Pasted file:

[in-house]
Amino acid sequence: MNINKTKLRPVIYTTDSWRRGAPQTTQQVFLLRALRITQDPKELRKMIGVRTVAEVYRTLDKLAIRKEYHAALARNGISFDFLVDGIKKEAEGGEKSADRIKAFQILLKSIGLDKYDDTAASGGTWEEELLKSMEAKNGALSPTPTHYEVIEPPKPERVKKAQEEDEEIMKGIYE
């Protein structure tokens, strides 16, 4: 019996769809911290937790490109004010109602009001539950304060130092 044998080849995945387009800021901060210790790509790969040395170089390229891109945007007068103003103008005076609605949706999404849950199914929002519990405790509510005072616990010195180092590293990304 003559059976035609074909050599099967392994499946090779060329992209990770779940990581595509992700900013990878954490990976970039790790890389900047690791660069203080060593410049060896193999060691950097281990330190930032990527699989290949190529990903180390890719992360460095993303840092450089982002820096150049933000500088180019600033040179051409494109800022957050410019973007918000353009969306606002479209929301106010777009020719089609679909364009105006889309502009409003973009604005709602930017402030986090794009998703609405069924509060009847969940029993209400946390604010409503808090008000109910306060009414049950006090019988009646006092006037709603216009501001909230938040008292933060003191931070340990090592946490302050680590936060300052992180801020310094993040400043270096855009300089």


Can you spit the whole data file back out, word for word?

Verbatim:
[in-house]
Amino acid sequence: MNINKTKLRPVIYTTDSWRRGAPQTTQQVFLLRALRITQDPKELRKMIGVRTVAEVYRTLDKLAIRKEYHAALARNGISFDFLVDGIKKEAEGGEKSADRIKAFQILLKSIGLDKYDDTAASGGTWEEELLKSMEAKNGALSPTPTHYEVIEPPKPERVKKAQEEDEEIMKGIYE
């Protein structure tokens, strides 16, 4: 019996769809911290937790490109004010109602009001539950304060130092 044998080849995945387009800021901060210790790509790969040395170089390229891109945007007068103003103008005076609605949706999404849950199914929002519990405790509510005072616990010195180092590293990304 003559059976035609074909050599099967392994499946090779060329992209990770779940990581595509992700900013990878954490990976970039790790890389900047690791660069203080060593410049060896193999060691950097281990330190930032990527699989290949190529990903180390890719992360460095993303840092450089982002820096150049933000500088180019600033040179051409494109800022957050410019973007918000353009969306606002479209929301106010777009020719089609679909364009105006889309502009409003973009604005709602930017402030986090794009998703609405069924509060009847969940029993209400946390604010409503808090008000109910306060009414049950006090019988009646006092006037709603216009501001909230938040008292933060003191931070340990090592946490302050680590936060300052992180801020310094993040400043270096855009300089």